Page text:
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Apple CEO Tim Cook tells 2019 to have graduated the class my generation has failed you



While delivering a start-up speech at Tulane University on Saturday, Apple CEO Tim Cook claimed that he graduated in 2019 to address issues such as climate change after Baby Boomers failed to do so.

"In some important ways my generation has failed you in this regard," he said. "We spent too much time debating. We've been too focused on the fight and not focused enough on progress. And you don't have to look far to find an example of that failure."

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The graduates, he said, were spending their time working on problems that have not already been solved ̵

1; whether these problems seem too big or too complex to fix. One of these issues, Cook said, is climate change – a problem he noted in the New Orleans community, is well-known after Hurricane Katrina struck it in 2005.

"I don't think we can talk about who we are as humans and what we owe to each other without talking about climate change, "he said. "This problem is not easier based on which side wins or loses a choice. It is about who has won the lottery of life and wants to ignore this problem and who stands to lose everything."

In the beginning April announced that it was tackling climate change by launching some new green initiatives, including doubling the number of vendors driving Apple's 100 percent clean energy production and bringing 4 gigawatts of renewable energy into the supply chain by 2020.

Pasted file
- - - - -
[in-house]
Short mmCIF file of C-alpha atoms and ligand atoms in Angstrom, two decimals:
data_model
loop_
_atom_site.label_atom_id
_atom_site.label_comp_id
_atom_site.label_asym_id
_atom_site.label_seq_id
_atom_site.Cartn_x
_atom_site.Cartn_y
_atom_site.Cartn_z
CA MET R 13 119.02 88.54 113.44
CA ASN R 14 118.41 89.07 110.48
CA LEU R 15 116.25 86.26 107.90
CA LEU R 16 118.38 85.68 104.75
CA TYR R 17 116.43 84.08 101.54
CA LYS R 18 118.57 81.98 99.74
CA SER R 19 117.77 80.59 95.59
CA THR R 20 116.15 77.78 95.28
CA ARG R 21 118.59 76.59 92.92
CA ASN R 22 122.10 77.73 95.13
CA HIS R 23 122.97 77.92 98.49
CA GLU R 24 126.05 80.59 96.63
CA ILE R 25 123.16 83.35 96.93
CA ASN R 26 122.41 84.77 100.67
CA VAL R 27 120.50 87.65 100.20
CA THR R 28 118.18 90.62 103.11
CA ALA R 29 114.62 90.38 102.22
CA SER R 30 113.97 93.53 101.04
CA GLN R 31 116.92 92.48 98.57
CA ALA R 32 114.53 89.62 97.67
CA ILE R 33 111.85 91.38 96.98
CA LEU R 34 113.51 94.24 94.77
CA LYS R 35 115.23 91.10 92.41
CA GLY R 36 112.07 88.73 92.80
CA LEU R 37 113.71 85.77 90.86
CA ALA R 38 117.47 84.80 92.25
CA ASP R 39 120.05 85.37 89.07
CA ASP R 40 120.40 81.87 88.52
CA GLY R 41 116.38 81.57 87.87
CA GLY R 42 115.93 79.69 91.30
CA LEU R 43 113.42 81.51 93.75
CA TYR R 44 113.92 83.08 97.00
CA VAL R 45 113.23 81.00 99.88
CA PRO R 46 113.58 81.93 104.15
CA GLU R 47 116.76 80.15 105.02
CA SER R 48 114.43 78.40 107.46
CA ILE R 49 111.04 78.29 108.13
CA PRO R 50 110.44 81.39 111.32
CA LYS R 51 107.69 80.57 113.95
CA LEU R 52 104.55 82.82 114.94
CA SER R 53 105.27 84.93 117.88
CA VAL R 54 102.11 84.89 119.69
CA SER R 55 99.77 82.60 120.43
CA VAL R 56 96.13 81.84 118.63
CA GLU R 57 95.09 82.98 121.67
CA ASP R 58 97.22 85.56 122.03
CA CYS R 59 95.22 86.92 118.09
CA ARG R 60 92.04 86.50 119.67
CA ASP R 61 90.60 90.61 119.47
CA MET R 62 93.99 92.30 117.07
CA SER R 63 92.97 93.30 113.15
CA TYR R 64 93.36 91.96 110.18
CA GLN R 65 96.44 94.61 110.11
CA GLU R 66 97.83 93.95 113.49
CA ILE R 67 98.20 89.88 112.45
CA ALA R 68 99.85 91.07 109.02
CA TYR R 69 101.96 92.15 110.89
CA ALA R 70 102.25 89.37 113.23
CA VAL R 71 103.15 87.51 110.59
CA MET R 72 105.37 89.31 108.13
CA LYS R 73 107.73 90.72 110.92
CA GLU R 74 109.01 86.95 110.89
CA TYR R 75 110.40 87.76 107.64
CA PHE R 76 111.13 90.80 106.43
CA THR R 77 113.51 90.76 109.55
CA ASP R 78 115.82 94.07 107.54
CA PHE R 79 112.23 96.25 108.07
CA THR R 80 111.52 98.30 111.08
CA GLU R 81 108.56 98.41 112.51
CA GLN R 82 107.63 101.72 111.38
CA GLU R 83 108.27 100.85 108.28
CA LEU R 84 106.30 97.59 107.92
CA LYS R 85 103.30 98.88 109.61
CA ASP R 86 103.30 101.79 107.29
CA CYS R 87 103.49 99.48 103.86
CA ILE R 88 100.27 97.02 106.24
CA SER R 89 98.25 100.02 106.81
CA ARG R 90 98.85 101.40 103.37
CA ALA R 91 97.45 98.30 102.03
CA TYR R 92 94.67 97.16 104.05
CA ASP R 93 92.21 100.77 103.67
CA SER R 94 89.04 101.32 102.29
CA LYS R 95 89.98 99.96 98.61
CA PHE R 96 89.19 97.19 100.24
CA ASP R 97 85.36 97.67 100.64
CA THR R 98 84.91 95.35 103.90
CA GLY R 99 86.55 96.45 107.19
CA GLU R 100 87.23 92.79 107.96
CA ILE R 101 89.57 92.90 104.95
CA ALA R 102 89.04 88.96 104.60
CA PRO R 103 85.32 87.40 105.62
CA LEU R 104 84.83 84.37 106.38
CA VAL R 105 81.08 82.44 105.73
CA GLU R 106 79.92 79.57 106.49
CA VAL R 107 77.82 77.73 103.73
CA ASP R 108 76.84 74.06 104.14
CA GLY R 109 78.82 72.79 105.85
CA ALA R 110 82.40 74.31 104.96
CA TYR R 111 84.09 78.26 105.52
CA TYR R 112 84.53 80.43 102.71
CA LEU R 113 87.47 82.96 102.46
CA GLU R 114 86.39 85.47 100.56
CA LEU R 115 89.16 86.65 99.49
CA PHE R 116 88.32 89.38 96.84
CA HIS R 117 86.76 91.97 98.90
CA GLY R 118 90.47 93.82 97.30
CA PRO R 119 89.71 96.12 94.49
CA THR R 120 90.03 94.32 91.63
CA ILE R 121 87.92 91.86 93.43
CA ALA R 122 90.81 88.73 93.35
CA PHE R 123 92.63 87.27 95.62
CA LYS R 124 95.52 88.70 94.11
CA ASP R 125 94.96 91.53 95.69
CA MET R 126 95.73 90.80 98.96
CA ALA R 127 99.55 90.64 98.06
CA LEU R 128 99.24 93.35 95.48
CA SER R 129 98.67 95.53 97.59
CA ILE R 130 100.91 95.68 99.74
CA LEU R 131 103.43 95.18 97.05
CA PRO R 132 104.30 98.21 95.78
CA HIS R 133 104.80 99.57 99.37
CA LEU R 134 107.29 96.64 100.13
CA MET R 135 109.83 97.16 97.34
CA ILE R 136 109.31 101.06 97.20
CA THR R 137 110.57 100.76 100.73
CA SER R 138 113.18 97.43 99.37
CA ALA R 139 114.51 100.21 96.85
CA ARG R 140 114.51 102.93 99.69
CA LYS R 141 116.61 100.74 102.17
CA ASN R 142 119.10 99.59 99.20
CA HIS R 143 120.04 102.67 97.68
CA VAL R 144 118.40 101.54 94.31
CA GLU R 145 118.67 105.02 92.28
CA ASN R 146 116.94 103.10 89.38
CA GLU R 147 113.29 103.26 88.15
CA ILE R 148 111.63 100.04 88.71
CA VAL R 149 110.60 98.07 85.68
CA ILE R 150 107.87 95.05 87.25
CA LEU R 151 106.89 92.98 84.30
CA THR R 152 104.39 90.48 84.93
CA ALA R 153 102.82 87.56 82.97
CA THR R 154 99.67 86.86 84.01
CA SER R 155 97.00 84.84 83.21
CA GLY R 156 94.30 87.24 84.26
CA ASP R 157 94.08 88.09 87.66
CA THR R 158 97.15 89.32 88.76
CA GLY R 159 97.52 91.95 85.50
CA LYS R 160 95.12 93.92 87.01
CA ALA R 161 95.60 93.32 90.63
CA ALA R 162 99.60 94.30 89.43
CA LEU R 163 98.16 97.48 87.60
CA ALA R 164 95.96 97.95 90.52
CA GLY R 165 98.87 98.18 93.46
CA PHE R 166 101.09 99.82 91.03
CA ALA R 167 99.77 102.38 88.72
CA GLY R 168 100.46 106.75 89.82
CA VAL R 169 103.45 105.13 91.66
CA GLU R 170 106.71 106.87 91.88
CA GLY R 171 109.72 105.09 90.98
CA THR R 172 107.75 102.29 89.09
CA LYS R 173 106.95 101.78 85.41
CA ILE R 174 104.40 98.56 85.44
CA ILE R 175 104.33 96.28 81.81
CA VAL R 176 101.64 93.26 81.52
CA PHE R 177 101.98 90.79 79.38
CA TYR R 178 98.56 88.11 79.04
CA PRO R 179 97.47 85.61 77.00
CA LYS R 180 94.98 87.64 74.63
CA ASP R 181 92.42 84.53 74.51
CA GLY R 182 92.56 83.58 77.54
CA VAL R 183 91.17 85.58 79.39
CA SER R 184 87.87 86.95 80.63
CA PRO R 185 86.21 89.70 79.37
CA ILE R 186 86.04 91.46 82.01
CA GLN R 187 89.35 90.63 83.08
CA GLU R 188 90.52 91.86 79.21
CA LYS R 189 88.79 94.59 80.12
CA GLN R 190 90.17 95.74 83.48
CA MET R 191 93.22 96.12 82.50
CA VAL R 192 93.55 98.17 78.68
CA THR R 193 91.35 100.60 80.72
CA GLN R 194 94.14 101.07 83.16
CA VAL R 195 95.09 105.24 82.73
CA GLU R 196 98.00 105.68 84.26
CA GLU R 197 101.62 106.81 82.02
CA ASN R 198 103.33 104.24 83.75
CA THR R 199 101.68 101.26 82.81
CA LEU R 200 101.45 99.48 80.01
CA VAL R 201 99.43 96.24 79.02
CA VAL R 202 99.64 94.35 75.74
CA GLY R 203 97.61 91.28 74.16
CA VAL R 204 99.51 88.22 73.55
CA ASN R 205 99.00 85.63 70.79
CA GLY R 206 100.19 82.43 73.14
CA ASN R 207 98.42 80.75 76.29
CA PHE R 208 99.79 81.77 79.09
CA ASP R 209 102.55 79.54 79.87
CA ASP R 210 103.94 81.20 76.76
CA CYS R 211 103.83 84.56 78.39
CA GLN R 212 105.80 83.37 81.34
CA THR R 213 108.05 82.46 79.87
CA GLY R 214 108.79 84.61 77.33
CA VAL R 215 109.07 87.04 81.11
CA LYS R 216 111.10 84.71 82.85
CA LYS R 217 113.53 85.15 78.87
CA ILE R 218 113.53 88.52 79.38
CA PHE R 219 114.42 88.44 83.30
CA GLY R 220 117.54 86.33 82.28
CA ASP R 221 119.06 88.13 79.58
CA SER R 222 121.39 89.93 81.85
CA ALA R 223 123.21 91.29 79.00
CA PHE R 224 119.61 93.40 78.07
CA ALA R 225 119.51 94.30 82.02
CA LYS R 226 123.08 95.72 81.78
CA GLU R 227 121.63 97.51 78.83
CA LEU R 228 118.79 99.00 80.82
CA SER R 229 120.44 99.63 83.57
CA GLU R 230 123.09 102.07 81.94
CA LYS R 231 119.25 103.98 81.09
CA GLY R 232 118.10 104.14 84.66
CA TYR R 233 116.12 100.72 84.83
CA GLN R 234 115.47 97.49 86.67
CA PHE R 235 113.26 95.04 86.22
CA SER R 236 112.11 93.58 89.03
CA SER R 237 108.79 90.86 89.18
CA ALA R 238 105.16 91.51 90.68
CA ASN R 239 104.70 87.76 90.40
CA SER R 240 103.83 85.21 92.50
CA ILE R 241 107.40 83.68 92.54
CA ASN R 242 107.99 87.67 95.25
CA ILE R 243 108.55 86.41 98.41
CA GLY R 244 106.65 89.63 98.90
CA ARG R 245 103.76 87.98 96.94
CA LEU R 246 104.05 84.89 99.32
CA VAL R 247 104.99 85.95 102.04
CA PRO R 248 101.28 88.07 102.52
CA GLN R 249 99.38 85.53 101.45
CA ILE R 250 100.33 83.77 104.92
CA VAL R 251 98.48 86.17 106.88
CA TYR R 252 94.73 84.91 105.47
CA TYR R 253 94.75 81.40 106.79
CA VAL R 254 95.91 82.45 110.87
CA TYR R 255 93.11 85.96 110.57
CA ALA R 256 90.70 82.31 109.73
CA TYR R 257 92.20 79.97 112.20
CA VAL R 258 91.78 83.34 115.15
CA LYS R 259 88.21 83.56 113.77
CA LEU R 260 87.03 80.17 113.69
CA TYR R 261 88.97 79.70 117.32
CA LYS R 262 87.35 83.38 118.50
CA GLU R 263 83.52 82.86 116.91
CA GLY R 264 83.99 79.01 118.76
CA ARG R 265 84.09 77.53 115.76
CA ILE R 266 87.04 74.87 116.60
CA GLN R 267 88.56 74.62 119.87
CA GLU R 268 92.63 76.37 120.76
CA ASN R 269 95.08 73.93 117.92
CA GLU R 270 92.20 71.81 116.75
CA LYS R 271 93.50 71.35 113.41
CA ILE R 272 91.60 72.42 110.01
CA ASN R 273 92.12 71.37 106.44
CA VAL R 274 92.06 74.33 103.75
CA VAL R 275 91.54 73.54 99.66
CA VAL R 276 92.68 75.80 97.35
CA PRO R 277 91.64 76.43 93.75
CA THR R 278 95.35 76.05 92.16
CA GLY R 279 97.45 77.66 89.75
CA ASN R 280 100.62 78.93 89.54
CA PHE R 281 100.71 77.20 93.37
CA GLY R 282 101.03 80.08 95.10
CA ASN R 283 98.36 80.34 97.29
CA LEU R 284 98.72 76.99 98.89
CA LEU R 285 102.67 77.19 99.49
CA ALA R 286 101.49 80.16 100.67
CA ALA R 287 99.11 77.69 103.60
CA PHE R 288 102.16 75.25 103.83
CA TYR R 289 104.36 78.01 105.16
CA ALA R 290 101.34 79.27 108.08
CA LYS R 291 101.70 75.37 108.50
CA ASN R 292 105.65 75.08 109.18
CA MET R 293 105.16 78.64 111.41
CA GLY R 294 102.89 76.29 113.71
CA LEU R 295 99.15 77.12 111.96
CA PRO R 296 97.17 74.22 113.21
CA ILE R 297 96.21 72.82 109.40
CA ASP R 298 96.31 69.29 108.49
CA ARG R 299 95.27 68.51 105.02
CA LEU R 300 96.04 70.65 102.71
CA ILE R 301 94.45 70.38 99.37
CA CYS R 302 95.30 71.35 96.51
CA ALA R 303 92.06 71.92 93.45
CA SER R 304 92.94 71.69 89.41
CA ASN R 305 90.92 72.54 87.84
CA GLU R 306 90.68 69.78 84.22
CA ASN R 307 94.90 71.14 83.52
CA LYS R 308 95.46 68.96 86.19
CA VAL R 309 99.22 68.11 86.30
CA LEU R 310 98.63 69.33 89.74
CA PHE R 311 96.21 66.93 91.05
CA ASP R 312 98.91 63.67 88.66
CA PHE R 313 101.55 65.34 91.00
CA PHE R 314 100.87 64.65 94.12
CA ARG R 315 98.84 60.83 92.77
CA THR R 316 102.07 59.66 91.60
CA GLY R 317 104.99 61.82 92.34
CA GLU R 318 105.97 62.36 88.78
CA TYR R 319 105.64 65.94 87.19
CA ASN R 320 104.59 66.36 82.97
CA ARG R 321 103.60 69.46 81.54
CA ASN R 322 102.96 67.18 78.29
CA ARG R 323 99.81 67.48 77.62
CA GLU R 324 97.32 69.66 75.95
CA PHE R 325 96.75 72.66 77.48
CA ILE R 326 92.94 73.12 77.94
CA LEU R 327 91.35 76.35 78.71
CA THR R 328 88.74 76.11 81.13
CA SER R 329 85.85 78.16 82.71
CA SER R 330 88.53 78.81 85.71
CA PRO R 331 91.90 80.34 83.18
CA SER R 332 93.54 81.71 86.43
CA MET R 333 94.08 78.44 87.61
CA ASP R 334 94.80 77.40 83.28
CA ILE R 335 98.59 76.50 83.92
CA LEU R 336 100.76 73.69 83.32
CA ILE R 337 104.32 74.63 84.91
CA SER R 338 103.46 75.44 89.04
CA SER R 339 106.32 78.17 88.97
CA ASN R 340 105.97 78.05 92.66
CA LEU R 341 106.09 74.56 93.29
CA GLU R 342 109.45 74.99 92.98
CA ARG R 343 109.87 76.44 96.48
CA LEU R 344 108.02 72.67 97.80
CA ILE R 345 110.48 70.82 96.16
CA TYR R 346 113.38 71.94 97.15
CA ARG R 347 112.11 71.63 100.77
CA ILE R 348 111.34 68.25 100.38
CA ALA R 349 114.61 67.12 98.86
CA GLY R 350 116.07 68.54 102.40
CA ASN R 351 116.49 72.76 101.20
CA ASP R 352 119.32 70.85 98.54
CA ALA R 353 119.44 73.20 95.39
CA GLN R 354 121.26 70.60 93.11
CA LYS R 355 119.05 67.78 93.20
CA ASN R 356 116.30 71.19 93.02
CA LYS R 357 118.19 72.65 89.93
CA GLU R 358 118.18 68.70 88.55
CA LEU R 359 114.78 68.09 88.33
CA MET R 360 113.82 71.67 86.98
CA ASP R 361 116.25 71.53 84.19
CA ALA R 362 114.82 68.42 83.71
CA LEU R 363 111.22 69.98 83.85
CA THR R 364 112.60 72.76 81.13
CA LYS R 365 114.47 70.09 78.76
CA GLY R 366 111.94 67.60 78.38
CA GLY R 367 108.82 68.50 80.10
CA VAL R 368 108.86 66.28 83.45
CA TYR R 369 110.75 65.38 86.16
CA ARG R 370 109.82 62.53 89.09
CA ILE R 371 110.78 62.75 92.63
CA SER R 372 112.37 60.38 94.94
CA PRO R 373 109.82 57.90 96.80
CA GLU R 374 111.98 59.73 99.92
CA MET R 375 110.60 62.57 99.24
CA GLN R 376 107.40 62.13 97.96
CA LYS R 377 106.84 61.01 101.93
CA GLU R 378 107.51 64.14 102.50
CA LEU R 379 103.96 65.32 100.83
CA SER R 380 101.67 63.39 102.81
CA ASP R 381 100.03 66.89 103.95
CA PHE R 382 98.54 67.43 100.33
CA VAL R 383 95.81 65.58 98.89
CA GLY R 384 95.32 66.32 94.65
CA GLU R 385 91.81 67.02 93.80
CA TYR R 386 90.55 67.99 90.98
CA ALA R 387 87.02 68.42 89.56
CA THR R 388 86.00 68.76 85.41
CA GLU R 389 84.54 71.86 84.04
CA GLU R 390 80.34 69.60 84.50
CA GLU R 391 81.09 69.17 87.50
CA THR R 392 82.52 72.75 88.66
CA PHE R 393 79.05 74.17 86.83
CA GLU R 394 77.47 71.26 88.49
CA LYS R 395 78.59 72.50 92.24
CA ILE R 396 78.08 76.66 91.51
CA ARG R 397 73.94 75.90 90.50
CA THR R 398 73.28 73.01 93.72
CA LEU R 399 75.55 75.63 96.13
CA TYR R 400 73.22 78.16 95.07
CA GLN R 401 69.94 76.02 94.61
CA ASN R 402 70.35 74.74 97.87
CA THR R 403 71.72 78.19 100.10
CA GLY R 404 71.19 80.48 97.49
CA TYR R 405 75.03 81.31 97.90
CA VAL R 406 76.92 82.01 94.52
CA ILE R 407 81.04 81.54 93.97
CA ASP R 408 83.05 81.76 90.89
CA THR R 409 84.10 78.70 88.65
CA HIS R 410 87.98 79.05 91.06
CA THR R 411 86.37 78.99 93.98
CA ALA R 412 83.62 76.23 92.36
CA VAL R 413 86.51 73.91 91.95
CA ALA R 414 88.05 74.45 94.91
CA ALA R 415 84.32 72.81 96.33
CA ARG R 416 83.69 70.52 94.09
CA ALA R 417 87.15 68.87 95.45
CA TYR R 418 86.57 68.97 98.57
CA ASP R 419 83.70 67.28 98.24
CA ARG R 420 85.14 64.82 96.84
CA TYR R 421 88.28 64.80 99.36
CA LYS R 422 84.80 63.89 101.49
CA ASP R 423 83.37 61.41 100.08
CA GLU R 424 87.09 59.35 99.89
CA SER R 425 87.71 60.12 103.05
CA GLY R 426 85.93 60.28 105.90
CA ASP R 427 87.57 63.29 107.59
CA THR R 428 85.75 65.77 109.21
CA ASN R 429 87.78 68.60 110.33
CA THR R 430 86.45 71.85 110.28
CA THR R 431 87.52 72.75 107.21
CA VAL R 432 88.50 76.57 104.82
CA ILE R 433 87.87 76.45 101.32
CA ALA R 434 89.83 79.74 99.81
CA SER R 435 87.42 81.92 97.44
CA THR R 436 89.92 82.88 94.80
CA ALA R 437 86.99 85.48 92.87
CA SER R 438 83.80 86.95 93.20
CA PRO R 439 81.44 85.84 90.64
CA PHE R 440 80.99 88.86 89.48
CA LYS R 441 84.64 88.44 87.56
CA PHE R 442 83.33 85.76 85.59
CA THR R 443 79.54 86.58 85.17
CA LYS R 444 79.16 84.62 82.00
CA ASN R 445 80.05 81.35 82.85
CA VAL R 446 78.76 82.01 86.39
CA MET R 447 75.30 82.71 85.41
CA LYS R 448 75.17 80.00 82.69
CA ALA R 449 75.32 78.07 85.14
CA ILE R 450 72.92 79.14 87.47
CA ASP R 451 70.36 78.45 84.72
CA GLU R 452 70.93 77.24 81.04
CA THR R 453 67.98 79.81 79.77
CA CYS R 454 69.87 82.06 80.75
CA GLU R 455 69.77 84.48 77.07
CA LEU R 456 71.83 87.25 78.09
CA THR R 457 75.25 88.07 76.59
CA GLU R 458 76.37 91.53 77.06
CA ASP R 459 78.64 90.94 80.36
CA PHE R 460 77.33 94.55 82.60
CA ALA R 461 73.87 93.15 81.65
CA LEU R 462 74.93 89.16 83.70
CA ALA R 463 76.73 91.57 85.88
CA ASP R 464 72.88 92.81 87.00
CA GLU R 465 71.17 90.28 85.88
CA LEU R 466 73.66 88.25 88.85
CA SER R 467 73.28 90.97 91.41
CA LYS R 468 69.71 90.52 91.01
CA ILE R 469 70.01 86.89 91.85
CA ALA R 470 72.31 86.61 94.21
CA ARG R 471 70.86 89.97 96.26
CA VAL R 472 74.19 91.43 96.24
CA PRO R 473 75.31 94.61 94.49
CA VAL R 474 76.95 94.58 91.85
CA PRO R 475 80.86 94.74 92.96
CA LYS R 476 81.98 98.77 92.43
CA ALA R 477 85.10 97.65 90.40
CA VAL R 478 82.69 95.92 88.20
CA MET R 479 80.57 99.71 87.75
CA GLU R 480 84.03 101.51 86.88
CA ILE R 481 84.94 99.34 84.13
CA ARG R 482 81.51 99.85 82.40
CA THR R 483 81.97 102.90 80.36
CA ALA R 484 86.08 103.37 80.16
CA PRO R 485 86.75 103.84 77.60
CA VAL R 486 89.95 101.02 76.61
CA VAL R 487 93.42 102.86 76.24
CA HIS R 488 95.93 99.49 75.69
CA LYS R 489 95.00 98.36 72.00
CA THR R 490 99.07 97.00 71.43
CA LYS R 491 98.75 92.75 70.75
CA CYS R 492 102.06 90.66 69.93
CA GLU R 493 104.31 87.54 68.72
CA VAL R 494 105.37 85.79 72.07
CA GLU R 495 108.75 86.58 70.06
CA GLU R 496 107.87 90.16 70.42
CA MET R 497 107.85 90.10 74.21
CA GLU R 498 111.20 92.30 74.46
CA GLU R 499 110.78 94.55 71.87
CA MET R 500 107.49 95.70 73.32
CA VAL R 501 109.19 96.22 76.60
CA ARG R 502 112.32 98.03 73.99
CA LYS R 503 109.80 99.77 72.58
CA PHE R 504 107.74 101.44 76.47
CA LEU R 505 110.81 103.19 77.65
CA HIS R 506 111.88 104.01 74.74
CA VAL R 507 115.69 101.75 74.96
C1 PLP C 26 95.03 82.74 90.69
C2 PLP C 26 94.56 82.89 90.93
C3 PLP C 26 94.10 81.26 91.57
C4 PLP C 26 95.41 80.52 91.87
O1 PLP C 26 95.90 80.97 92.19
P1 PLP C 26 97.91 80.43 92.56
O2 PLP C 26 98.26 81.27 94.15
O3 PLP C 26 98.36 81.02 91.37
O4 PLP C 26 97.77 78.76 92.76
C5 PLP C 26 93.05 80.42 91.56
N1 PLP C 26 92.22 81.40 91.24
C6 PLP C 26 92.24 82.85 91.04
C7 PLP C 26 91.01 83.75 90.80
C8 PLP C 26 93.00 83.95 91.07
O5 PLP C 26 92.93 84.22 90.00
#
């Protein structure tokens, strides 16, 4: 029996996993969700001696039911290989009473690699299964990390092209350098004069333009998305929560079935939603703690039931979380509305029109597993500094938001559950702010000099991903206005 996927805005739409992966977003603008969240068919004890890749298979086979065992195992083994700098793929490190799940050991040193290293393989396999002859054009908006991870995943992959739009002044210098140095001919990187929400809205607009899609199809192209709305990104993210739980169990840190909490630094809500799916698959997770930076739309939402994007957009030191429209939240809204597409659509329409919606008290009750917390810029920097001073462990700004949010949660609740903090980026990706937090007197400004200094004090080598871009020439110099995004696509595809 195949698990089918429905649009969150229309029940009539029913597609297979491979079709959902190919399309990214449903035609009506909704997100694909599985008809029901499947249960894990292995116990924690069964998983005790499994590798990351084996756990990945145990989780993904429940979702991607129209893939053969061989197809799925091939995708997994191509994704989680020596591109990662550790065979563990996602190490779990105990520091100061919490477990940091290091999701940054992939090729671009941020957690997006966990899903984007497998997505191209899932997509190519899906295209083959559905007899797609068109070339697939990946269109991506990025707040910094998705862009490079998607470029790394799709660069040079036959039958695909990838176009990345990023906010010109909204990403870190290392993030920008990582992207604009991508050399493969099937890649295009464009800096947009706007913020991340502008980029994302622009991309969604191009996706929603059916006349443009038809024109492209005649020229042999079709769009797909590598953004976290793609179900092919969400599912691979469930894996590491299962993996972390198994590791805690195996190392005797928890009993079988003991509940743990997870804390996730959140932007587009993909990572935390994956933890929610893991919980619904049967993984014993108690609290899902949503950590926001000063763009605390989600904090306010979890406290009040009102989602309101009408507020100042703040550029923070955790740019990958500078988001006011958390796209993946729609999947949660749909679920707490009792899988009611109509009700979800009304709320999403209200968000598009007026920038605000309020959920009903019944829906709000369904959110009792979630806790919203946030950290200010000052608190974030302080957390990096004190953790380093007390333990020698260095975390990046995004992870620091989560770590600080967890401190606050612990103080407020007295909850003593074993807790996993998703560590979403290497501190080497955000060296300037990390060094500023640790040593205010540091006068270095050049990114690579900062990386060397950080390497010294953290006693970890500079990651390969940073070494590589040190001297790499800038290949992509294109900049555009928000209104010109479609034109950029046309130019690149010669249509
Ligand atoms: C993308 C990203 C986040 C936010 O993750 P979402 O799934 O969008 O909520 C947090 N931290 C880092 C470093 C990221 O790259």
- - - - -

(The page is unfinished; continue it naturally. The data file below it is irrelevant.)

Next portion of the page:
That's Not the first time Cook has spoken about climate change. In 2017, when President Trump withdrew from the Paris Climate Agreement, Cook, in a letter sent to employees, said his "disappointment" with the decision and said he was trying to speak the president out of it. The letter was first obtained by Mashable. He stressed that Apple would continue to invest in renewable energy and other measures to reduce its carbon footprint.

Cook took a mostly apolitical attitude under the address, noting that the problem of climate change does not become easier based on which side wins or loses a choice. Already, he said, people living in coastal communities are forced to leave home as the effects of climate change are getting down.

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"I challenge you to look for those who have the most to lose, and find the real, true empathy that comes from something shared," he said. "It's really what we owe to each other. When you do, the political noise dies down and you can feel your feet well planted on solid ground."


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